Tom and I talk via Skype at length and over the ensuing 24 hours he does his best to get a response. He discovers the parent company of 000webhost and hosting24.com is Hostinger which is based in the UK. That’s kind of handy for Tom being there himself so he tries to get in touch with them but they fob him off, not wanting to talk with him about the potential breach.
Tom also tries to reach out via 000webhost’s Facebook page, the one which is actually reasonably active:
Just before Tom’s message, Rob Atkinson made the post you see below his (I’ve no idea what Rob’s subsequent response to Tom is about). He was right too – as of Tuesday morning, here’s what happens when you try to login to 000webhost:
So it looks like they’ve reset everyone’s password. There’s only one good reason why an organisation does that, and that’s because they believe all the passwords have been compromised. This was the first clear acknowledgement from 000webhost that they had been breached. Of course this does nothing to protect impacted users’ other accounts where they’ve reused passwords, only communication from 000webhost alerting them to the incident will help with that.
In the hours before posting this, the Facebook comments were deleted:
000webhost invited all the Hostinger users over to their service:
I mentioned Tom contacting Hostinger earlier and them fobbing him off. Here’s a snap of their portfolio of projects:
And when you consider they’ve got the same people working across all three services, it’s starts to become clear how interlinked everything is:
In fact the relationships become very clear and the “free” service offered by 000webhost is put into perspective when you watch material like this:
Back to 000webhost specifically, they’ve now disabled FTP which was mentioned to Tom verbally via Hostinger and can be seen discussed on the 000webhost forum at present, including – and then confirmed – in the thread titled getting error on connection:
Until November 10?!?!
But so far, there’s still zero communication about the actual breach itself. Not from 000webhost or hosting24.com or Hostinger (and they all appear to be merely offshoots of the latter). They haven’t acknowledged me, they haven’t acknowledged Tom and now 6 days on, they haven’t even publicly acknowledged the breach other than implicitly by disabling and resetting services. They know the data is public and it’s been emphatically confirmed via multiple independent means:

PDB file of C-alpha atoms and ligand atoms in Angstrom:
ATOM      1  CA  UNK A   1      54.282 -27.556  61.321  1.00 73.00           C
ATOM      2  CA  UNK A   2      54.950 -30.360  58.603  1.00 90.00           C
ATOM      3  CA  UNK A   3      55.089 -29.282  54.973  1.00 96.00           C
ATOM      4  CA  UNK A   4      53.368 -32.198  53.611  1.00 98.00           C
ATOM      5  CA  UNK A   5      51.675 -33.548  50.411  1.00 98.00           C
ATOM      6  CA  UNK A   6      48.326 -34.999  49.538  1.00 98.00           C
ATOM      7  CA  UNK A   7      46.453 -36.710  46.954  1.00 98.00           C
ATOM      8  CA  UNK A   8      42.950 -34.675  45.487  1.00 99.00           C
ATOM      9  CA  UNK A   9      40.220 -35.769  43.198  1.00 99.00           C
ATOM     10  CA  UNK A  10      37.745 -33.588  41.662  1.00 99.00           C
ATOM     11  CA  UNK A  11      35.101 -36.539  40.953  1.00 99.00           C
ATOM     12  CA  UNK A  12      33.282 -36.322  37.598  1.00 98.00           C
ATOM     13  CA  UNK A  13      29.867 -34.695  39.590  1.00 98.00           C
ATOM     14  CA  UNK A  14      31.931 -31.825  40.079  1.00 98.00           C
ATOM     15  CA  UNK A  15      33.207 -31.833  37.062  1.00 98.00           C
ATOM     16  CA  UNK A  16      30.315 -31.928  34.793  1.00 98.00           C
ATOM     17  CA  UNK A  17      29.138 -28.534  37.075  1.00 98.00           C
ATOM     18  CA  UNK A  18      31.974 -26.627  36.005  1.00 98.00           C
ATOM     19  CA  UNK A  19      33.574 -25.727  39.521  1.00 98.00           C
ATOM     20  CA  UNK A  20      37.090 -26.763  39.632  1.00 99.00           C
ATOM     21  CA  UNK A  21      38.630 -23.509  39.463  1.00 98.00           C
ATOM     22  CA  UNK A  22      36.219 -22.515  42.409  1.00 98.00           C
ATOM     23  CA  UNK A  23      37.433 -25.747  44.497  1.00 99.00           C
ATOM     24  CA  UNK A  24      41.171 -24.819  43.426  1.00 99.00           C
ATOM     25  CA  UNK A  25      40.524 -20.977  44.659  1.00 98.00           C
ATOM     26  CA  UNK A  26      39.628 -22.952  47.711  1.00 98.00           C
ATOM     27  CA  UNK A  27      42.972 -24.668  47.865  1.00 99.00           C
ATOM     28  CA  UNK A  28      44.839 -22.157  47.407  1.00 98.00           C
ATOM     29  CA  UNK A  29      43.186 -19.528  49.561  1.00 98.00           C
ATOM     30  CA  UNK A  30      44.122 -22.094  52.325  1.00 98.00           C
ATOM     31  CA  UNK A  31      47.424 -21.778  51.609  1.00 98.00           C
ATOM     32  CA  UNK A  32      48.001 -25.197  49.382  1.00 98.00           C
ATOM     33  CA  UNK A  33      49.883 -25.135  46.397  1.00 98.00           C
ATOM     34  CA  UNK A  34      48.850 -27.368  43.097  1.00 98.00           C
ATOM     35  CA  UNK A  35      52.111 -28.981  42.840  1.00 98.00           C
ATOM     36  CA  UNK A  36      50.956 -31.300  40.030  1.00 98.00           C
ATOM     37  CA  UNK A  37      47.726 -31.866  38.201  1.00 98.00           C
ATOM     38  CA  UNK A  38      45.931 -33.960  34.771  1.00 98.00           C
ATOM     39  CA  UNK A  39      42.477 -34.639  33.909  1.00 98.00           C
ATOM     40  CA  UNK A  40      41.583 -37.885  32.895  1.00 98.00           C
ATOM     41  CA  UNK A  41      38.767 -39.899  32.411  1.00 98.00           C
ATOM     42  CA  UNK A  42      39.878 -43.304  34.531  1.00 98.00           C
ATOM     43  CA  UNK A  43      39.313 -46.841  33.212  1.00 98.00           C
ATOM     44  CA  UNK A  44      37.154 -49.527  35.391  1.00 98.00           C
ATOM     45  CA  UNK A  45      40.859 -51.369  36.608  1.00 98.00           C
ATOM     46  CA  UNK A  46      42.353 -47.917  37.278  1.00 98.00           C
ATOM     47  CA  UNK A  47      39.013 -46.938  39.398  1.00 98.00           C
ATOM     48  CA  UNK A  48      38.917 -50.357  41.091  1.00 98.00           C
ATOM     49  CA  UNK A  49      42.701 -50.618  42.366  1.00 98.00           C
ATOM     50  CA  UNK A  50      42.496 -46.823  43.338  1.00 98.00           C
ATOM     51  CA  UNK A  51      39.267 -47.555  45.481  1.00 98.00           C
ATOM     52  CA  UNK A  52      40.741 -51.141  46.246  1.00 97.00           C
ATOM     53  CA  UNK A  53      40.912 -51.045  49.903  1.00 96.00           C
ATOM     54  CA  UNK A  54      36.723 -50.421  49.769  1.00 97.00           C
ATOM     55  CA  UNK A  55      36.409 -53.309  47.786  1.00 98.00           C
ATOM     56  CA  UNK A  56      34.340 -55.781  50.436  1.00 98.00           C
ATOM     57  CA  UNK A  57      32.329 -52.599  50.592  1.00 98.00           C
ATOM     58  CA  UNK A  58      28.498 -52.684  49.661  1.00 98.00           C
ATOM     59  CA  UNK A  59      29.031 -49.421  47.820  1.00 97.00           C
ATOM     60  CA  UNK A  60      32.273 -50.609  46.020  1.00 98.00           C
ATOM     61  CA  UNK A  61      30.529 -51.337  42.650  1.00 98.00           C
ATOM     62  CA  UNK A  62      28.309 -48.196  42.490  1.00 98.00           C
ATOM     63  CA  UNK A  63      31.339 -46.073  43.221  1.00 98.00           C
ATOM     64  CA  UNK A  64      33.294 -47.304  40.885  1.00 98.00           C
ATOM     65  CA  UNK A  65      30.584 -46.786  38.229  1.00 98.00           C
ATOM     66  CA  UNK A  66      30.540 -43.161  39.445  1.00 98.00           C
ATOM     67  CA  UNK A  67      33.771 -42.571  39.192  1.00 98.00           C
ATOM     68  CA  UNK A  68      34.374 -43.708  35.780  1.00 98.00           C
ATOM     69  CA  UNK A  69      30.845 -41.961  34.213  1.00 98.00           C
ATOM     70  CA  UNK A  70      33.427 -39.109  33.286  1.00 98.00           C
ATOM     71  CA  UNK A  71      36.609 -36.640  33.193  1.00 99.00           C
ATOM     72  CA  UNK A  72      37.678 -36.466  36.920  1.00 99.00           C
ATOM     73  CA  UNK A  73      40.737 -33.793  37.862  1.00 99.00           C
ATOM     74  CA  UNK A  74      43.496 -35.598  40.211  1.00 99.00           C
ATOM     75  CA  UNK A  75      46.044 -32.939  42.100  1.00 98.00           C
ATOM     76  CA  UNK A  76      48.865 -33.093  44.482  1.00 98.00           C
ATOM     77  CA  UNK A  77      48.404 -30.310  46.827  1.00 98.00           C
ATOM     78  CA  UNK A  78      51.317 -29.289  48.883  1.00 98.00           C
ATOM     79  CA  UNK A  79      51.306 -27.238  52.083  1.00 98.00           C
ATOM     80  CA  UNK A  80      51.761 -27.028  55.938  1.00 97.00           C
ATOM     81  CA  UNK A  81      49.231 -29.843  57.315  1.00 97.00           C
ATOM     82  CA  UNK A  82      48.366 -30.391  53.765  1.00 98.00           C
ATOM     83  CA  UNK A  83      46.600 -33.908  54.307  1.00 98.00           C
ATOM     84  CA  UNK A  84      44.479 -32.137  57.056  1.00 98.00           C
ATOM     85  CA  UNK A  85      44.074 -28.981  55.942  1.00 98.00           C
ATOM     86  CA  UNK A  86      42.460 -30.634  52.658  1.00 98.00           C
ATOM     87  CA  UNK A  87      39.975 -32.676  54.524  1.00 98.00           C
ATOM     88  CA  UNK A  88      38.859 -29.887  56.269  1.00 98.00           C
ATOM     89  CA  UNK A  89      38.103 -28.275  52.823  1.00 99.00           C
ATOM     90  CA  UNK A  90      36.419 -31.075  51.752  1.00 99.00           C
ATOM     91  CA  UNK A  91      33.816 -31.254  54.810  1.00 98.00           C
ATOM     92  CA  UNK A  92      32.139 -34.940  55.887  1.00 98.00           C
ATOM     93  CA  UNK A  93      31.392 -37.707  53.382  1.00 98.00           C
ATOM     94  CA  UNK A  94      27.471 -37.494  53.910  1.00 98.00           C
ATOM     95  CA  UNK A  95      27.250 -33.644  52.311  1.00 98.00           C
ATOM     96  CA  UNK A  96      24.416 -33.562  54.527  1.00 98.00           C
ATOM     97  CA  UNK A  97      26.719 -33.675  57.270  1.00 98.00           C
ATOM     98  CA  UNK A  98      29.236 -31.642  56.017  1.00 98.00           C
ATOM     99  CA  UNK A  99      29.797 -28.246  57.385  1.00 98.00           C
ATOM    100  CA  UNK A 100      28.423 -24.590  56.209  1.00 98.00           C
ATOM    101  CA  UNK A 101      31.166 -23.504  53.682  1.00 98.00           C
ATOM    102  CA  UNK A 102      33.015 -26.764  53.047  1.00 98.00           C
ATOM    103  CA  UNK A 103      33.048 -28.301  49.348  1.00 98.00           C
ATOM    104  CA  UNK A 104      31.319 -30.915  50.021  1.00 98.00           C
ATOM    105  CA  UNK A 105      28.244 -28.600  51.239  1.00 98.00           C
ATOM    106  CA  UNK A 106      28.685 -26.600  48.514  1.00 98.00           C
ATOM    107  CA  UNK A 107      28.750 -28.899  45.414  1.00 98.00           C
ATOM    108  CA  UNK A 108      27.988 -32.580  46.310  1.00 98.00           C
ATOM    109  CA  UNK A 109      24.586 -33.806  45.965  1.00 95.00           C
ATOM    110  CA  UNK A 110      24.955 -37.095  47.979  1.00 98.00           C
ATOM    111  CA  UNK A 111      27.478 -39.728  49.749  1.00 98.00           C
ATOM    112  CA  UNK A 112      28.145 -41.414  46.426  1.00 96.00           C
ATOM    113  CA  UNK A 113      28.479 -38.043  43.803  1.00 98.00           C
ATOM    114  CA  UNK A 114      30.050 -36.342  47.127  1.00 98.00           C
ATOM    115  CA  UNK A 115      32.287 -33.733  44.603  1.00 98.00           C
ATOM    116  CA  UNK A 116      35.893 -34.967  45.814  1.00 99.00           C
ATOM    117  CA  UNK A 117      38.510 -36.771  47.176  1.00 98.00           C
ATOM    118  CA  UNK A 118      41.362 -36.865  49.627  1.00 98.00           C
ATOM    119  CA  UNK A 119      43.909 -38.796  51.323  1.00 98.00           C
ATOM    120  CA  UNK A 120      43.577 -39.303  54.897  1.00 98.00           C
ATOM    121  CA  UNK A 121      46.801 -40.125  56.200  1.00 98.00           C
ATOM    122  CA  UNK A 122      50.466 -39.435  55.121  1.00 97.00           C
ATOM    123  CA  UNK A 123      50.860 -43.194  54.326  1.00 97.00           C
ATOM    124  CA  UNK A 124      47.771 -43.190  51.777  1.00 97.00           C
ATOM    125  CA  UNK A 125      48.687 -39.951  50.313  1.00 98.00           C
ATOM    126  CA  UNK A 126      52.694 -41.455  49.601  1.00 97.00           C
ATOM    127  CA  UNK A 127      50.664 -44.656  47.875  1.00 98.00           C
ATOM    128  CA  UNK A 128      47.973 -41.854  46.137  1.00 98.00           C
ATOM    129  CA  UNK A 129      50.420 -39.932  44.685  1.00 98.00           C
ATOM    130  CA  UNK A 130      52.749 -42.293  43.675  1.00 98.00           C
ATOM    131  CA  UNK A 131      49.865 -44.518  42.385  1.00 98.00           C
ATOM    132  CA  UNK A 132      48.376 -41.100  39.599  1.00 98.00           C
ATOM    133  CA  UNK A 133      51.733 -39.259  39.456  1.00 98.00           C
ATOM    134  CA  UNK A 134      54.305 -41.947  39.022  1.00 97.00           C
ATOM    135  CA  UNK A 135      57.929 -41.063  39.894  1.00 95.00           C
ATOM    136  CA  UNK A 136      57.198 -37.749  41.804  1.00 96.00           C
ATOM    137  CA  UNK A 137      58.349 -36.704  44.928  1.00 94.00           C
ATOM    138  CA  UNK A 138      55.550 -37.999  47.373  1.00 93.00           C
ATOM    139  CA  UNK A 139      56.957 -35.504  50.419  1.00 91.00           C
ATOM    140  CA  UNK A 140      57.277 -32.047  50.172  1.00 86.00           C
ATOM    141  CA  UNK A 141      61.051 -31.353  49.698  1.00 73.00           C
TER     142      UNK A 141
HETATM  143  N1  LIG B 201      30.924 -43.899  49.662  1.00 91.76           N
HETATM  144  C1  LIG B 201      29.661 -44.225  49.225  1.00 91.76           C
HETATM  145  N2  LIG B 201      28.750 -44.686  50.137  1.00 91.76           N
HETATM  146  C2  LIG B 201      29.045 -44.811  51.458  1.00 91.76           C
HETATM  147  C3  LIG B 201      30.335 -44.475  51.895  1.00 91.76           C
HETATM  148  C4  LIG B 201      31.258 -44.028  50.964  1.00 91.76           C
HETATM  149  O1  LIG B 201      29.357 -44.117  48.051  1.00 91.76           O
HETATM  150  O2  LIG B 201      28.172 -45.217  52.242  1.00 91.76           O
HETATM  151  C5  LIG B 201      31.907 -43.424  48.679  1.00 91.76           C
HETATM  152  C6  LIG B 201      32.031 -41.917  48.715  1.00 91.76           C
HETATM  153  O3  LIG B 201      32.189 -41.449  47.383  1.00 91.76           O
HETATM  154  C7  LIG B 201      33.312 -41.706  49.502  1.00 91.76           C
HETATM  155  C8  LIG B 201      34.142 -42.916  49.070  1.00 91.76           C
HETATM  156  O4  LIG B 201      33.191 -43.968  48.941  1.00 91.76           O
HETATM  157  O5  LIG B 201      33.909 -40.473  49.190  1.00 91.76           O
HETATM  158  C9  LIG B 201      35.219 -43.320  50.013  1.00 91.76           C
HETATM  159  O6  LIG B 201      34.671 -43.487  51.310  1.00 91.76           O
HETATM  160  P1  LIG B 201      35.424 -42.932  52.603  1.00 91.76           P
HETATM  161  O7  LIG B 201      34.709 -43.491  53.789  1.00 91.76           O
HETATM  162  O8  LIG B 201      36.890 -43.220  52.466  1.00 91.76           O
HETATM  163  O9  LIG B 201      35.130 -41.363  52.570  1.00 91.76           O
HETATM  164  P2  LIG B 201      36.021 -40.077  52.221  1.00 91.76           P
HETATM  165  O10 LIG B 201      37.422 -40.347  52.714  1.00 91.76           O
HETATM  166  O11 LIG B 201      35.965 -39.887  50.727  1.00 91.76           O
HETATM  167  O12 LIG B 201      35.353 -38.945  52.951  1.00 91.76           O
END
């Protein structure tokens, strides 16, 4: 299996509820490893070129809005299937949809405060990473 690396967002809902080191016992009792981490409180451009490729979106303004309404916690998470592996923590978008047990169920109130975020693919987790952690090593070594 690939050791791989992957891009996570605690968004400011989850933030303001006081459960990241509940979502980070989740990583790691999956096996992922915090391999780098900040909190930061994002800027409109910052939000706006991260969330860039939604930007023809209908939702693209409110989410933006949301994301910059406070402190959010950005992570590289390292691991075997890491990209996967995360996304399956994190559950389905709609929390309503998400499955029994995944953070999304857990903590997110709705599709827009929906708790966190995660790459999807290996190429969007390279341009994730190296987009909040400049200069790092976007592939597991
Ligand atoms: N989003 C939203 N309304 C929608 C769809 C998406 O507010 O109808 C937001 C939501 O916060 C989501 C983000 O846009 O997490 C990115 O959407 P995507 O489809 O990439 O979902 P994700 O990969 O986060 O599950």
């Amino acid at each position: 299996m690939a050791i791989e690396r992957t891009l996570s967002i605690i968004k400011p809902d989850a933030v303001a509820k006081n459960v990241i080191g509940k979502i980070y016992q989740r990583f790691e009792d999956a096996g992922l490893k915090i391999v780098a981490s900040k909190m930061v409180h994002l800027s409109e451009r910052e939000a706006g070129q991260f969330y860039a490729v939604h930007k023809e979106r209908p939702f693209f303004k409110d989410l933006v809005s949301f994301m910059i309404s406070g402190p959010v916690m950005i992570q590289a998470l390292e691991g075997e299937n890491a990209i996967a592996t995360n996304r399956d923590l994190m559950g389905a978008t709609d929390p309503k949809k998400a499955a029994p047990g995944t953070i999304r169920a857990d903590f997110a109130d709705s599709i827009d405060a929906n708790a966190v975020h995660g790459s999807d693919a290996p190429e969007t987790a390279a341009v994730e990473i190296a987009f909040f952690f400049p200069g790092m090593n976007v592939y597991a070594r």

- The email addresses in the breach exist on the site
- The passwords and IPs have been confirmed as legitimate by multiple account holders
- 000webhost has reset everyone’s password and disabled FTP
I probably don’t have to share exactly how I feel about how this organisation operates, it’s pretty self-evident if you’ve read through everything above. I hope this has given you some insight as to how many organisations still handle your data, how it is compromised, traded and monetised and just how hard it can be to actually get through to organisations in the wake of an incident like this.
I’ll leave you with a comment from Oliver, a fellow developer and one of the people that contacted me and verified their data from the breach:
Looking at the site, it appears like the creation of one individual or a very small team with little experience building sites at such scale; in today’s day and age, security on the web simply isn’t taken seriously enough.
Hard to argue with that.
There are now 13,545,468 000webhost email addresses searchable in HIBP.
Update: Also see Tom’s story about the breach on Forbes.